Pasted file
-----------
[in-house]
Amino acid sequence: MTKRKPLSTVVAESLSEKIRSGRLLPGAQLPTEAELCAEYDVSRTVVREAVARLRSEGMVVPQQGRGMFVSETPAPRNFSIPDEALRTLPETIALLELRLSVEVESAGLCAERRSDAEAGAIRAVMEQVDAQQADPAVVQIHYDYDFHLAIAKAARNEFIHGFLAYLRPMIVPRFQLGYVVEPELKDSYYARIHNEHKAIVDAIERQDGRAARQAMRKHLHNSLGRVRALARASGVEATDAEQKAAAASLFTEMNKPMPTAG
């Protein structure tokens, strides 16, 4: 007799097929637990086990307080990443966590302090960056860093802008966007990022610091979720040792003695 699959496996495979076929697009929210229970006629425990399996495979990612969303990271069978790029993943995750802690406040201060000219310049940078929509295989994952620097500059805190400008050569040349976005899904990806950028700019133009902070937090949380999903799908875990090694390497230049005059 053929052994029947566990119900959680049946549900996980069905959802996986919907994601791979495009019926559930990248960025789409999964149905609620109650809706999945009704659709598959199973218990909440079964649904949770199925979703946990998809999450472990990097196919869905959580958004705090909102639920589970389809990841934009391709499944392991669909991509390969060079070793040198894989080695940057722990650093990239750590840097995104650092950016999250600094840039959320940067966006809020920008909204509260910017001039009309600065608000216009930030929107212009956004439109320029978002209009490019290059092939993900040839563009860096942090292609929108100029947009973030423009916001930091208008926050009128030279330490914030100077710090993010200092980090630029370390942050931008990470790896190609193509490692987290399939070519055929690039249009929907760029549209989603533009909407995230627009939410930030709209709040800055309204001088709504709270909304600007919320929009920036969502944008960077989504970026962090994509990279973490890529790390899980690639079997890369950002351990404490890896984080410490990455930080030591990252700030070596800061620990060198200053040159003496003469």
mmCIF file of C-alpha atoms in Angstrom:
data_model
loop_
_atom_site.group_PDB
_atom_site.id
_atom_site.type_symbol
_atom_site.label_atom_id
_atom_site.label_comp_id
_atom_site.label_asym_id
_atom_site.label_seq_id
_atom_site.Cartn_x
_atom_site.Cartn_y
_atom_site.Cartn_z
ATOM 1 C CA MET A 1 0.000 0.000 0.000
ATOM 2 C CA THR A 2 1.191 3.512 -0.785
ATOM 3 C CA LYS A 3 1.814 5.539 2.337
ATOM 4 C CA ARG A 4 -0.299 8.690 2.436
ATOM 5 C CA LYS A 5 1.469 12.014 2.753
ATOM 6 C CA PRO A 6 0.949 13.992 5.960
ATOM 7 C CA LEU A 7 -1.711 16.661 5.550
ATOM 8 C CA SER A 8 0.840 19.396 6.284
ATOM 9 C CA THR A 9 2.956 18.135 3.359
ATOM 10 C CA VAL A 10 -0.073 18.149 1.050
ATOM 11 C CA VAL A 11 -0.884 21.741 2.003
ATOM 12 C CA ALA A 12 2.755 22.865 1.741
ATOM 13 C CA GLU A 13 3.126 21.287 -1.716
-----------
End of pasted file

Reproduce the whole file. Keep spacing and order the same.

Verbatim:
[in-house]
Amino acid sequence: MTKRKPLSTVVAESLSEKIRSGRLLPGAQLPTEAELCAEYDVSRTVVREAVARLRSEGMVVPQQGRGMFVSETPAPRNFSIPDEALRTLPETIALLELRLSVEVESAGLCAERRSDAEAGAIRAVMEQVDAQQADPAVVQIHYDYDFHLAIAKAARNEFIHGFLAYLRPMIVPRFQLGYVVEPELKDSYYARIHNEHKAIVDAIERQDGRAARQAMRKHLHNSLGRVRALARASGVEATDAEQKAAAASLFTEMNKPMPTAG
């Protein structure tokens, strides 16, 4: 007799097929637990086990307080990443966590302090960056860093802008966007990022610091979720040792003695 699959496996495979076929697009929210229970006629425990399996495979990612969303990271069978790029993943995750802690406040201060000219310049940078929509295989994952620097500059805190400008050569040349976005899904990806950028700019133009902070937090949380999903799908875990090694390497230049005059 053929052994029947566990119900959680049946549900996980069905959802996986919907994601791979495009019926559930990248960025789409999964149905609620109650809706999945009704659709598959199973218990909440079964649904949770199925979703946990998809999450472990990097196919869905959580958004705090909102639920589970389809990841934009391709499944392991669909991509390969060079070793040198894989080695940057722990650093990239750590840097995104650092950016999250600094840039959320940067966006809020920008909204509260910017001039009309600065608000216009930030929107212009956004439109320029978002209009490019290059092939993900040839563009860096942090292609929108100029947009973030423009916001930091208008926050009128030279330490914030100077710090993010200092980090630029370390942050931008990470790896190609193509490692987290399939070519055929690039249009929907760029549209989603533009909407995230627009939410930030709209709040800055309204001088709504709270909304600007919320929009920036969502944008960077989504970026962090994509990279973490890529790390899980690639079997890369950002351990404490890896984080410490990455930080030591990252700030070596800061620990060198200053040159003496003469």
mmCIF file of C-alpha atoms in Angstrom:
data_model
loop_
_atom_site.group_PDB
_atom_site.id
_atom_site.type_symbol
_atom_site.label_atom_id
_atom_site.label_comp_id
_atom_site.label_asym_id
_atom_site.label_seq_id
_atom_site.Cartn_x
_atom_site.Cartn_y
_atom_site.Cartn_z
ATOM 1 C CA MET A 1 0.000 0.000 0.000
ATOM 2 C CA THR A 2 1.191 3.512 -0.785
ATOM 3 C CA LYS A 3 1.814 5.539 2.337
ATOM 4 C CA ARG A 4 -0.299 8.690 2.436
ATOM 5 C CA LYS A 5 1.469 12.014 2.753
ATOM 6 C CA PRO A 6 0.949 13.992 5.960
ATOM 7 C CA LEU A 7 -1.711 16.661 5.550
ATOM 8 C CA SER A 8 0.840 19.396 6.284
ATOM 9 C CA THR A 9 2.956 18.135 3.359
ATOM 10 C CA VAL A 10 -0.073 18.149 1.050
ATOM 11 C CA VAL A 11 -0.884 21.741 2.003
ATOM 12 C CA ALA A 12 2.755 22.865 1.741
ATOM 13 C CA GLU A 13 3.126 21.287 -1.716